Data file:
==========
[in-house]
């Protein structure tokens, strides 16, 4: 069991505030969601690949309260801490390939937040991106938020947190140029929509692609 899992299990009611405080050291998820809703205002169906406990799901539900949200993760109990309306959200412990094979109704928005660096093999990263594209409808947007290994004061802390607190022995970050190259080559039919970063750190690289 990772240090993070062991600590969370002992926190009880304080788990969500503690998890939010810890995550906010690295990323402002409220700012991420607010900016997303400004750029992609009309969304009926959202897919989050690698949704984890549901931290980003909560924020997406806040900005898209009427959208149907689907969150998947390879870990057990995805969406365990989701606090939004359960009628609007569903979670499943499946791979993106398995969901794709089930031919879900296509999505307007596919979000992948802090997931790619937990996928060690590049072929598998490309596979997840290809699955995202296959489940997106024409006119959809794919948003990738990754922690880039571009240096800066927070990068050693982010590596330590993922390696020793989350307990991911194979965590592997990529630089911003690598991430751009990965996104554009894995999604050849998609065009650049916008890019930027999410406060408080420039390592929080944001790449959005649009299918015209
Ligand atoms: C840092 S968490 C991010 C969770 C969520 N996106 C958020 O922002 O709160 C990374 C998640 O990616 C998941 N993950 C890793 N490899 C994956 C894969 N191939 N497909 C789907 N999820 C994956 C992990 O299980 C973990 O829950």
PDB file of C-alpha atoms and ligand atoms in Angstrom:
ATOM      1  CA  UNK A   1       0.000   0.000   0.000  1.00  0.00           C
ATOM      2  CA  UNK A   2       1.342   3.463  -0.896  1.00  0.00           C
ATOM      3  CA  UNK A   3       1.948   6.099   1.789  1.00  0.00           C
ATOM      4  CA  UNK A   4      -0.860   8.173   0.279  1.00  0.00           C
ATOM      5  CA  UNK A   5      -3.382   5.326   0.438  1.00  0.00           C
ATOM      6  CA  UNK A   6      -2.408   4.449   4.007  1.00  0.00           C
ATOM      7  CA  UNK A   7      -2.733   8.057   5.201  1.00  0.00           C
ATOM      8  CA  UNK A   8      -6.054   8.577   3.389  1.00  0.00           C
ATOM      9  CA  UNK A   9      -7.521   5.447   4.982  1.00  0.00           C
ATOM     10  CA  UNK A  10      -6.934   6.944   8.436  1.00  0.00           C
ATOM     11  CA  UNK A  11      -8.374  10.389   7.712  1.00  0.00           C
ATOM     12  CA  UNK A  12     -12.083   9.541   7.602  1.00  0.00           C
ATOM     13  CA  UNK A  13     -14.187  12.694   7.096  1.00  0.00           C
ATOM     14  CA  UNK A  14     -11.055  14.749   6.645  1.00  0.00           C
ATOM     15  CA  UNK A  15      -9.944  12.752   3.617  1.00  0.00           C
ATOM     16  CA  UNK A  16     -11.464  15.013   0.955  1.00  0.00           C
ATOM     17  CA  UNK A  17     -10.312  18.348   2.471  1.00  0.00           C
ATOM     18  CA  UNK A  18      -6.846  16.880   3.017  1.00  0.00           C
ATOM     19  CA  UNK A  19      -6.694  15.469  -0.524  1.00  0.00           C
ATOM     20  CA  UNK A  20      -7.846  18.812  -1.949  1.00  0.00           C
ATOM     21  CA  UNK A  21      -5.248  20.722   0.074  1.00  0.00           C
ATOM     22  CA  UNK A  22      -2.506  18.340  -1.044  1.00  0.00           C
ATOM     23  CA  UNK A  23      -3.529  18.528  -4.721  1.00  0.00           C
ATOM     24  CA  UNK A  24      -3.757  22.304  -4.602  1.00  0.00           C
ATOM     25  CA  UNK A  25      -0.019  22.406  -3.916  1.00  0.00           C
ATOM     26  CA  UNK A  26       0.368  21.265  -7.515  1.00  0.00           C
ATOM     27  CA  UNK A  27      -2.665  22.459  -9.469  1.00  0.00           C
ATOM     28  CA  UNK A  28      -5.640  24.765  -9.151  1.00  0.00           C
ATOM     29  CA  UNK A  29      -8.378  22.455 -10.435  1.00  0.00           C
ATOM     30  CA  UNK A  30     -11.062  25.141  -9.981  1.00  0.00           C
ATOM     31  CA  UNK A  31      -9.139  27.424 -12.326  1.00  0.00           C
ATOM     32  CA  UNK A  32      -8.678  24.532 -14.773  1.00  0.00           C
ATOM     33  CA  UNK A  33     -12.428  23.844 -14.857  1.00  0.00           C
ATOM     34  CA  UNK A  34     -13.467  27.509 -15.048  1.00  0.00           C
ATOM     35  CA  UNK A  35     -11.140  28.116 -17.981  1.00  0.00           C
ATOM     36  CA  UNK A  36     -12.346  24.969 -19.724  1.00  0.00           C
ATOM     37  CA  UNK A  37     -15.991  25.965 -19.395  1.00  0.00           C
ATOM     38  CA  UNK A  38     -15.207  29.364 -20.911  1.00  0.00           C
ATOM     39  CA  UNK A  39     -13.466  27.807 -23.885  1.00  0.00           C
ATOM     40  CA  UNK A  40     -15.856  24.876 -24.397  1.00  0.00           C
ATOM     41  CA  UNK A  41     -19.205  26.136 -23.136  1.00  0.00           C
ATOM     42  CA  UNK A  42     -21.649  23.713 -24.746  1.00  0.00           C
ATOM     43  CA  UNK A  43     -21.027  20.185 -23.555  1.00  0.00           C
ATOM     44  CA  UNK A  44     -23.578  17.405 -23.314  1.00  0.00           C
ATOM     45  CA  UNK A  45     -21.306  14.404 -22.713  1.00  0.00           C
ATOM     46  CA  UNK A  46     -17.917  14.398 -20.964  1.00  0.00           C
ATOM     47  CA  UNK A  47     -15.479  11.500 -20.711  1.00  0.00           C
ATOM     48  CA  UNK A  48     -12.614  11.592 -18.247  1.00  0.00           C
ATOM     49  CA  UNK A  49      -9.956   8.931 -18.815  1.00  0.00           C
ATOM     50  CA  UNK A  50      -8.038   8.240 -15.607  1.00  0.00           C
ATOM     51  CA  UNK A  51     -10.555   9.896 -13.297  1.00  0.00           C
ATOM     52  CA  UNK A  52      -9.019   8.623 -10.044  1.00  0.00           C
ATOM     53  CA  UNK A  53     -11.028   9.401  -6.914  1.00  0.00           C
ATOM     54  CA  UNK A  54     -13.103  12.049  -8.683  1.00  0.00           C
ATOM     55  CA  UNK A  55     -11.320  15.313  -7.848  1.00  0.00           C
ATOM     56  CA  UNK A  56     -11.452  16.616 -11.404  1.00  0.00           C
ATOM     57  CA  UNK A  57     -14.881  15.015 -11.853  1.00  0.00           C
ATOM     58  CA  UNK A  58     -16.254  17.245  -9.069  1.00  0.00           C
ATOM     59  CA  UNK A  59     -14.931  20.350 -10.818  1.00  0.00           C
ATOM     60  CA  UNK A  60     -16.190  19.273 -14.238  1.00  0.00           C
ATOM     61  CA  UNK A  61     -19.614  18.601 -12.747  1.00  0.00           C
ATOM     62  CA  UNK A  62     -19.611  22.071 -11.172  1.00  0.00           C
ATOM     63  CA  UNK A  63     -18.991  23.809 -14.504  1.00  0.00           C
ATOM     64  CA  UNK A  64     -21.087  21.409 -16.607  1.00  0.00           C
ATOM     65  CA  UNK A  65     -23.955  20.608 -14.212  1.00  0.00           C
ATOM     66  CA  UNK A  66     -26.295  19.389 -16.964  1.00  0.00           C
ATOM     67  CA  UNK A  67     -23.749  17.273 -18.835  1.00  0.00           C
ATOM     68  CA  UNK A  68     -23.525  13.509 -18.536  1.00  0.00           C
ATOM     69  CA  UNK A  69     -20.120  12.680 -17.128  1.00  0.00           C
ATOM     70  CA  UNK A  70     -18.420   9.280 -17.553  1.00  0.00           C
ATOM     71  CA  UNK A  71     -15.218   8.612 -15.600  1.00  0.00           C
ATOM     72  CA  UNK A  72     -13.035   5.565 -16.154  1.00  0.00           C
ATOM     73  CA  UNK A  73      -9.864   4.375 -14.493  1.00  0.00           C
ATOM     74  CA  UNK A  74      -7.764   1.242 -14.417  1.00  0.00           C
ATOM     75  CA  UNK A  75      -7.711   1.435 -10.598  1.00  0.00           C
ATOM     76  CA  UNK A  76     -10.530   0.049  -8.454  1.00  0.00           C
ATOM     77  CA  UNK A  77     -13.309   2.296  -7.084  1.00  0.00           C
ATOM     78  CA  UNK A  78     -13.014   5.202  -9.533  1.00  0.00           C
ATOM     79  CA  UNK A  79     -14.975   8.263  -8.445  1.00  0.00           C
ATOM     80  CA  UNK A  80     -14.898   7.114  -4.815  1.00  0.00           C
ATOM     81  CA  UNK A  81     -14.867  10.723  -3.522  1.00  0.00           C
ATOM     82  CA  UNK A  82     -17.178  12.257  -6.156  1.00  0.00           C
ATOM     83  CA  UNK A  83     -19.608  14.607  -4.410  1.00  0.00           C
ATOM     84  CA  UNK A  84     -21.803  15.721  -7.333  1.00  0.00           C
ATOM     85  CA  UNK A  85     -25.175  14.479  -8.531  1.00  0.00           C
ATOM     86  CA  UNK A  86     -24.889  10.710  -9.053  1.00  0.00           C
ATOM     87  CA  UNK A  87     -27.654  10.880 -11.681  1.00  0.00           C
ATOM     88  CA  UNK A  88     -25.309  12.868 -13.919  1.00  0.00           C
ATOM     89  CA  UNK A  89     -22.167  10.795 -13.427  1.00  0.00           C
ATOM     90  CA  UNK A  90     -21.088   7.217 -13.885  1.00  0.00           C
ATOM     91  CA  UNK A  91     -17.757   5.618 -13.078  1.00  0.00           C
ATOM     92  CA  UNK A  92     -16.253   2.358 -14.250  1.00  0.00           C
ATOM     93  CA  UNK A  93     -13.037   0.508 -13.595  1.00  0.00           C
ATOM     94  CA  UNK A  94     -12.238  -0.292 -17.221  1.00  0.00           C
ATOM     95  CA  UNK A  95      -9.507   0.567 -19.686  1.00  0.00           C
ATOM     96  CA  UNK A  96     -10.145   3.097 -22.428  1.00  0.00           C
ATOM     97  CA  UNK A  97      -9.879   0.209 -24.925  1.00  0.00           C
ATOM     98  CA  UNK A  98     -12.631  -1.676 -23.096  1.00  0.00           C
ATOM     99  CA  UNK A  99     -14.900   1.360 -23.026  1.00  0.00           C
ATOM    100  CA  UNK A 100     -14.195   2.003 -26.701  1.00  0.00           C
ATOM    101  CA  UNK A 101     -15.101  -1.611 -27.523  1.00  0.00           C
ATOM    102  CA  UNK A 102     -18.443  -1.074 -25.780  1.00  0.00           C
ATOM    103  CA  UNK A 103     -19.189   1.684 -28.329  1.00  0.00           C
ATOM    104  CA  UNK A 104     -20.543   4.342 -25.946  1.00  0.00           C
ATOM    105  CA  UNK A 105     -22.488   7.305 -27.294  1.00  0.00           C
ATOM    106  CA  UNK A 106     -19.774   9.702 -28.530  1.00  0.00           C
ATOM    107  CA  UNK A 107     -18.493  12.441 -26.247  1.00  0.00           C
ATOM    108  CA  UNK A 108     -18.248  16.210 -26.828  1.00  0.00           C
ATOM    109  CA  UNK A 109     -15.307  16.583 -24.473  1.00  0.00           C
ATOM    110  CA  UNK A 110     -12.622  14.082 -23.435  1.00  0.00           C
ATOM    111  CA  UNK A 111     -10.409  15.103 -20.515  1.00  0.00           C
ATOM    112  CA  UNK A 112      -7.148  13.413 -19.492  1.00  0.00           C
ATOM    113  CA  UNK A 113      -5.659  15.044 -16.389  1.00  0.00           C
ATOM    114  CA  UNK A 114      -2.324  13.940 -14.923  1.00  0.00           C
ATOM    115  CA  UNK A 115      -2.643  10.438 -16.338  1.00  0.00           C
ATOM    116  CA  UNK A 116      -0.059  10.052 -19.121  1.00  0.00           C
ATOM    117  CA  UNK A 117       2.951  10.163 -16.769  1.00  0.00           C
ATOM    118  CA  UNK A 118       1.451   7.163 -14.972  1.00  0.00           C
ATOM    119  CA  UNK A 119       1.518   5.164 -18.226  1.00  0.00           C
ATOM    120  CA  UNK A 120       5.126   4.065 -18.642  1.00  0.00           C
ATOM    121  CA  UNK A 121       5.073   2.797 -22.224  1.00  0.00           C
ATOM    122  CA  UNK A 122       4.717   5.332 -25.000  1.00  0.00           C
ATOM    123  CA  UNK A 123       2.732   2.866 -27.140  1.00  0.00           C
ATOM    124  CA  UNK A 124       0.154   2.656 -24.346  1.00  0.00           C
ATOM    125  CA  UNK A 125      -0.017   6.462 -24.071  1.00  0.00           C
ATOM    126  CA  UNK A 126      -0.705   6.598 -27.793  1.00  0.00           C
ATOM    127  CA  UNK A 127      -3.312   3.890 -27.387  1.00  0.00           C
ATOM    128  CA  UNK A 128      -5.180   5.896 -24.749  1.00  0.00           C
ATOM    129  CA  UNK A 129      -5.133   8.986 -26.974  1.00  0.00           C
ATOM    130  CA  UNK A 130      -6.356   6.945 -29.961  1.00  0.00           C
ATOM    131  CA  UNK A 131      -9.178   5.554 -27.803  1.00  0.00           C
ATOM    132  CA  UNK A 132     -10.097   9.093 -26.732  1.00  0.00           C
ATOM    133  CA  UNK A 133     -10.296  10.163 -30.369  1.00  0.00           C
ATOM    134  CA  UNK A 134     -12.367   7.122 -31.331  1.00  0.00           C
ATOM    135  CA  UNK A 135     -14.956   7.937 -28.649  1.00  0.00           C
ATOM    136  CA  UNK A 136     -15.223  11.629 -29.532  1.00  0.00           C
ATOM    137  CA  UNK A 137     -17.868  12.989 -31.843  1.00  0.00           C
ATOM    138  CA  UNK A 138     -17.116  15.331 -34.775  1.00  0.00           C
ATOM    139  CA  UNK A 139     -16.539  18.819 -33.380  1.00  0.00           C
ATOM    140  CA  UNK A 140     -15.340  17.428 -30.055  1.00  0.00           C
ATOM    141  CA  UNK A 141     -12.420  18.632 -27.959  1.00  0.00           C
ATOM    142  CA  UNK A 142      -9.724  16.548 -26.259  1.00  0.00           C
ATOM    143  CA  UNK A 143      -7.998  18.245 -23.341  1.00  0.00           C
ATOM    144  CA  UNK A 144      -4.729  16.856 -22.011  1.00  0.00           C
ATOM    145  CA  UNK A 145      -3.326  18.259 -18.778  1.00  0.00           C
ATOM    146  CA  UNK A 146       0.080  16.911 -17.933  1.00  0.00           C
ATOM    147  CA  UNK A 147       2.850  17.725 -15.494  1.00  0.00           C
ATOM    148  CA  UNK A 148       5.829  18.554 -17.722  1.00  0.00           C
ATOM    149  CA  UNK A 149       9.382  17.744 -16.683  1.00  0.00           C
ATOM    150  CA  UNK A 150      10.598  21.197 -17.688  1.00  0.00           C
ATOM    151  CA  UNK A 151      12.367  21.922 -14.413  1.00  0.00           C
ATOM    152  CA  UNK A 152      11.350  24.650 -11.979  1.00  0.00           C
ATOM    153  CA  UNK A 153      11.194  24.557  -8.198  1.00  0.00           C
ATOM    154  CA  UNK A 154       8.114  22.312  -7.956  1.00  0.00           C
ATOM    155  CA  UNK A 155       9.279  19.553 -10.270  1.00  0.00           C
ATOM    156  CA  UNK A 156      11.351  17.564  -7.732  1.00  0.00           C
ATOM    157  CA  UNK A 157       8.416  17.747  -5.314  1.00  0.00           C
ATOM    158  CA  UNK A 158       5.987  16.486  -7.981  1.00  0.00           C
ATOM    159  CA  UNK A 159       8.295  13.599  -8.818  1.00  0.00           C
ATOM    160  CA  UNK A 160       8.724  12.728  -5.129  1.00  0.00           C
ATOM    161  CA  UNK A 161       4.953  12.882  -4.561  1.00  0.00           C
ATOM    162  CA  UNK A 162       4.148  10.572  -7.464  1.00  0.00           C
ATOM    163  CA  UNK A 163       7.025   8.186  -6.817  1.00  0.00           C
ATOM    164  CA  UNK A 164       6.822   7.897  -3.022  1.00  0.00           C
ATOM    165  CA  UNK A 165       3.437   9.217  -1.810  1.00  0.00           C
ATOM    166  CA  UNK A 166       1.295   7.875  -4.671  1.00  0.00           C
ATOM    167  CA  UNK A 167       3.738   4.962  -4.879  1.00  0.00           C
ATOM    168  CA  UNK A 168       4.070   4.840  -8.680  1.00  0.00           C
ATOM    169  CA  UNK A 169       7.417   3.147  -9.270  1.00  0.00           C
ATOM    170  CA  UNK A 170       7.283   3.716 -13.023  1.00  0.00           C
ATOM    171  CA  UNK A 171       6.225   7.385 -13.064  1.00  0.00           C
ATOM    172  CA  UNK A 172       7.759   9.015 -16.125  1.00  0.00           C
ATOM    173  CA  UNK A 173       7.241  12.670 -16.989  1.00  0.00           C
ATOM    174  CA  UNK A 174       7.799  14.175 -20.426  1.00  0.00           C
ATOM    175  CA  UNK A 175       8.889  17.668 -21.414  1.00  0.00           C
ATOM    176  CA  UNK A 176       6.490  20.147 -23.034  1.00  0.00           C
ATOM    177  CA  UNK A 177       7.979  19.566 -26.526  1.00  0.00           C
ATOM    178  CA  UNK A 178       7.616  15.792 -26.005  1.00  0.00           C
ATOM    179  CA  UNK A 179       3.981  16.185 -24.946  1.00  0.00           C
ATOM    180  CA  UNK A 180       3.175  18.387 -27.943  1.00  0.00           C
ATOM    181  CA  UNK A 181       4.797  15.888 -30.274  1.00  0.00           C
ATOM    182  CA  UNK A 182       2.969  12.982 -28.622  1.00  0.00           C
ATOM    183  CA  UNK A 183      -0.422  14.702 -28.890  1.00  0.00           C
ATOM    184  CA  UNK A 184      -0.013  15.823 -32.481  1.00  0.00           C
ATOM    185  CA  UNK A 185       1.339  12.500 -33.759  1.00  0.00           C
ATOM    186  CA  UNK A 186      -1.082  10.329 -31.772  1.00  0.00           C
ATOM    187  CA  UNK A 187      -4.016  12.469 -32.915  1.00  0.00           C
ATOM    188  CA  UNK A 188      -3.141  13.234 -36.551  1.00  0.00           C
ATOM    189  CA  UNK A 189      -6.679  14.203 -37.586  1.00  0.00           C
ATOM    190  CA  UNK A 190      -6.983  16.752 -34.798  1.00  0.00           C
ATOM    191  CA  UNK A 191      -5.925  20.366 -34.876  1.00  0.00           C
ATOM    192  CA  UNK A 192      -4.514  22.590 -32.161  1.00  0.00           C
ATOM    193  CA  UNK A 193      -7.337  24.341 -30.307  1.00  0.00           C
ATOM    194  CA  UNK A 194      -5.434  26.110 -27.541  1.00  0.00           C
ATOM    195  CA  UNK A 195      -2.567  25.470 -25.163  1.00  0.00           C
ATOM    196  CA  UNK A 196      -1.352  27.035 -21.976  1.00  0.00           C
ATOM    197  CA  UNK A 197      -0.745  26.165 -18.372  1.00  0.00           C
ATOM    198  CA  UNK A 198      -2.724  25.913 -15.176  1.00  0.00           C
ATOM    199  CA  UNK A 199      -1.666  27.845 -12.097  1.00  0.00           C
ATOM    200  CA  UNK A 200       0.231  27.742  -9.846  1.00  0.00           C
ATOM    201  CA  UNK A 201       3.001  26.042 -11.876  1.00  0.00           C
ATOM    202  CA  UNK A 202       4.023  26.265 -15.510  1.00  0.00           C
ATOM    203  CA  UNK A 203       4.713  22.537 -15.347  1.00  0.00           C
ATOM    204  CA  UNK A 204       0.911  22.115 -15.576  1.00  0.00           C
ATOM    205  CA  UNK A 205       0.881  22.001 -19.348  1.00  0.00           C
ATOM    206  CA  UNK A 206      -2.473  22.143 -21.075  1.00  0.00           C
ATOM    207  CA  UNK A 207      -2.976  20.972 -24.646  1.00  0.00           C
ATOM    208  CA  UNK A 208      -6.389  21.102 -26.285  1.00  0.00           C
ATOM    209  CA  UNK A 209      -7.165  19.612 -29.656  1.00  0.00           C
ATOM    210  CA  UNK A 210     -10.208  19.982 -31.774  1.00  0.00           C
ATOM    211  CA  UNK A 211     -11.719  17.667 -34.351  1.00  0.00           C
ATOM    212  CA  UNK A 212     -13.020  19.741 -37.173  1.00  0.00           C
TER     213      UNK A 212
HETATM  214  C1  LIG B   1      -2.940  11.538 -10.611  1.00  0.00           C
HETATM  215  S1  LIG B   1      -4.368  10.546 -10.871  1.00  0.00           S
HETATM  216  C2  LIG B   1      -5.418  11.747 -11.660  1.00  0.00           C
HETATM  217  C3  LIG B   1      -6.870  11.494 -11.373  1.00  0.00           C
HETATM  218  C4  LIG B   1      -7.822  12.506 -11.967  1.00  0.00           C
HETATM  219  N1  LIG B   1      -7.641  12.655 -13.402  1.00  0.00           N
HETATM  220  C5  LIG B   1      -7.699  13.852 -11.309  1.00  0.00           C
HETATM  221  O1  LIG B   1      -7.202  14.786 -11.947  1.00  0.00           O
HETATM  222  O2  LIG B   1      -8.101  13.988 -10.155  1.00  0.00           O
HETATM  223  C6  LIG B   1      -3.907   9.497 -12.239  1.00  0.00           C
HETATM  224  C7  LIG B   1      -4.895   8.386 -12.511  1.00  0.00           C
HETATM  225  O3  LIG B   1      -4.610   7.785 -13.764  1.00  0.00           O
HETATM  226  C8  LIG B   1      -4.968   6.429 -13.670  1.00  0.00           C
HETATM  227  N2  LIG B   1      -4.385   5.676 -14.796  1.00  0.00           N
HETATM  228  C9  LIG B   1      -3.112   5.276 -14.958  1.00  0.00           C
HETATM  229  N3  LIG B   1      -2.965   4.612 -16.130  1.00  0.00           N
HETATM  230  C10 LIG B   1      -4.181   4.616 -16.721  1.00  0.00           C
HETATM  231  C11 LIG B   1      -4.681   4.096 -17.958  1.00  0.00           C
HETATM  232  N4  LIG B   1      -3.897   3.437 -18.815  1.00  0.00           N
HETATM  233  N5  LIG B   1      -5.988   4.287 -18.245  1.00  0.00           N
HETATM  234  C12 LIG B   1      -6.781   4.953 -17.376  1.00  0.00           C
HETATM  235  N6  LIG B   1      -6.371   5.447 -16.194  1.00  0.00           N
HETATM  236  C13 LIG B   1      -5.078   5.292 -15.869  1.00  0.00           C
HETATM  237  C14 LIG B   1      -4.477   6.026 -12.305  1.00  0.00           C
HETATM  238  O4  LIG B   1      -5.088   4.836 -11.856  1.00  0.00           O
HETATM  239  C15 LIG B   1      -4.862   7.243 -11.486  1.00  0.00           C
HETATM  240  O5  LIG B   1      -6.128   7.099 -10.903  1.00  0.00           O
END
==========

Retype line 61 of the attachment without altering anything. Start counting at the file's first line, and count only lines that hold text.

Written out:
ATOM     57  CA  UNK A  57     -14.881  15.015 -11.853  1.00  0.00           C